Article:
11.15.2016 Schiaparelli Impact Site on Mars, Stereo
11.03.2016 Schiaparelli Impact Site on Mars, in Color
10.17.2016 MAVEN Captures Rapid Cloud Formation
10.17.2016 Mars' Nightside Atmosphere
10.17.2016 Ultraviolet Image Near Mars' South Pole
10.17.2016 Ultraviolet Mars Reveals Cloud Formation
10.05.2016 Dust Haze Hiding the Martian Surface in 2001
10.04.2016 Test of Lander Vision System for Mars 2020
10.03.2016 A Sharpened Ultraviolet View of Mars
10.03.2016 Curiosity Self-Portrait at 'Murray Buttes'
10.03.2016 Butte 'M9a' in 'Murray Buttes' on Mars
09.19.2016 Ribbon Cutting
09.09.2016 Farewell to Murray Buttes (Image 5)
09.09.2016 Farewell to Murray Buttes (Image 4)
09.09.2016 Farewell to Murray Buttes (Image 3)
09.09.2016 Farewell to Murray Buttes (Image 2)
09.09.2016 Farewell to Murray Buttes (Image 1)
08.26.2016 Out-of-this-World Records
08.04.2016 Mars Rover Is New Social Media Game
08.04.2016 Mars Rover Social Media Game
08.02.2016 Artist Concept for RIMFAX
07.20.2016 Viking 40 Year Anniversary Artwork: Medal
07.18.2016 Mars 2020 Range Trigger
07.14.2016 NASA to Launch Mars Rover in 2020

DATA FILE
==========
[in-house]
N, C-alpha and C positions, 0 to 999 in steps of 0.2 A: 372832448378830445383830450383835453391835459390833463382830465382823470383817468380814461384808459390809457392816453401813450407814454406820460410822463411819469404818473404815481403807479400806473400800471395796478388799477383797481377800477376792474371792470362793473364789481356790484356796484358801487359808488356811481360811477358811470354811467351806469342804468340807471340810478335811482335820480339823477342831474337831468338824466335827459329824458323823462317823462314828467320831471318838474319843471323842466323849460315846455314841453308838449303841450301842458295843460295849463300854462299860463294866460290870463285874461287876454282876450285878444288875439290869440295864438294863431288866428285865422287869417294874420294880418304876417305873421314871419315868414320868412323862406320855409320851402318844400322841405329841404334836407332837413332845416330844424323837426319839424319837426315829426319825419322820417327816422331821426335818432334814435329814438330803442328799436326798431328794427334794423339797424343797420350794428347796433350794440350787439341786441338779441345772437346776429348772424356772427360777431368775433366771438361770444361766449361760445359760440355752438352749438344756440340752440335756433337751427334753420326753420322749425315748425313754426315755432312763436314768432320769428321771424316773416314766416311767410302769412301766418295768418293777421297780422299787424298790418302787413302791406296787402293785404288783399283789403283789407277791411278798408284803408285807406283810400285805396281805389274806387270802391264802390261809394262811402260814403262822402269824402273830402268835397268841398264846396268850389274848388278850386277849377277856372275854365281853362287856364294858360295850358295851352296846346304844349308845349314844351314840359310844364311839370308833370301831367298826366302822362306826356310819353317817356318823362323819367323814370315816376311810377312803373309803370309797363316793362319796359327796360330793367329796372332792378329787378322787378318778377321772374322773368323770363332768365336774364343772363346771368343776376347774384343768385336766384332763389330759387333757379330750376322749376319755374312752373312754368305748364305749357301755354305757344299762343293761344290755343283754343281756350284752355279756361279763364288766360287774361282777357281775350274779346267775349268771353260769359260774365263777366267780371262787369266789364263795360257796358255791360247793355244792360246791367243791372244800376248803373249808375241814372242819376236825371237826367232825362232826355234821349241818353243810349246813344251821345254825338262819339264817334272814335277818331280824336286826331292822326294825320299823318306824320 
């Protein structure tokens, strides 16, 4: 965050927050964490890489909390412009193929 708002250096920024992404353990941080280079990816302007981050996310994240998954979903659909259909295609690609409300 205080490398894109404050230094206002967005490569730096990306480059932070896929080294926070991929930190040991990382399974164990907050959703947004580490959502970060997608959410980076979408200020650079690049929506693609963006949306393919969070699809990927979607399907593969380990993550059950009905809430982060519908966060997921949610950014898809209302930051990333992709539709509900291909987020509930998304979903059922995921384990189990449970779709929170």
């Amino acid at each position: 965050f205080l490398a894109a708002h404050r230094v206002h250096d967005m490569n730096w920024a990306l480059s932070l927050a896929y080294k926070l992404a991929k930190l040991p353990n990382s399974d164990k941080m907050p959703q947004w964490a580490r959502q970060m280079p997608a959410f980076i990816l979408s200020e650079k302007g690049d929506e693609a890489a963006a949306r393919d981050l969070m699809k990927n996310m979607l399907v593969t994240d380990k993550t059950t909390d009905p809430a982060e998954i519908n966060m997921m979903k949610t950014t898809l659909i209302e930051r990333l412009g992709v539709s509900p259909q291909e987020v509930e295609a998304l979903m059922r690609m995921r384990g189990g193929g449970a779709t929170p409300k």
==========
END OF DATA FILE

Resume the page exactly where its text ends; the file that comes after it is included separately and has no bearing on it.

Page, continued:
05.19.2016 Mars Near 2016 Oppostion (Annotated)
05.09.2016 Mars Close Approach - May 2016
Seasonal Changes on Far-Northern MarsThe High Resolution Imaging Science Experiment (HiRISE) camera on NASA's Mars Reconnaissance Orbiter snapped this series of false-color pictures of sand dunes in the north polar region of Mars. The area covered in each of the five panels is about 0.8 mile (1.3 kilometers) wide.
The progression begins at left (Panel A) in early spring, when the ground is covered by a seasonal layer of carbon dioxide ice (dry ice) about 2 feet thick. As spring progresses the ice cracks (Panel B), releasing dark sand from the dune below. When pressurized gas trapped below the ice layer is released, it carries along sand and dust to the top of the ice layer, where it is dropped in fan-shaped deposits downhill and downwind (panels C and D). The final panel shows more and more of the dark dunes as the overlying layer of seasonal ice evaporates back into the atmosphere.
The location in this series of images is at 80 degrees north latitude, 122.5 degrees east longitude.
Image Credit: NASA/JPL-Caltech/Univ. of Arizona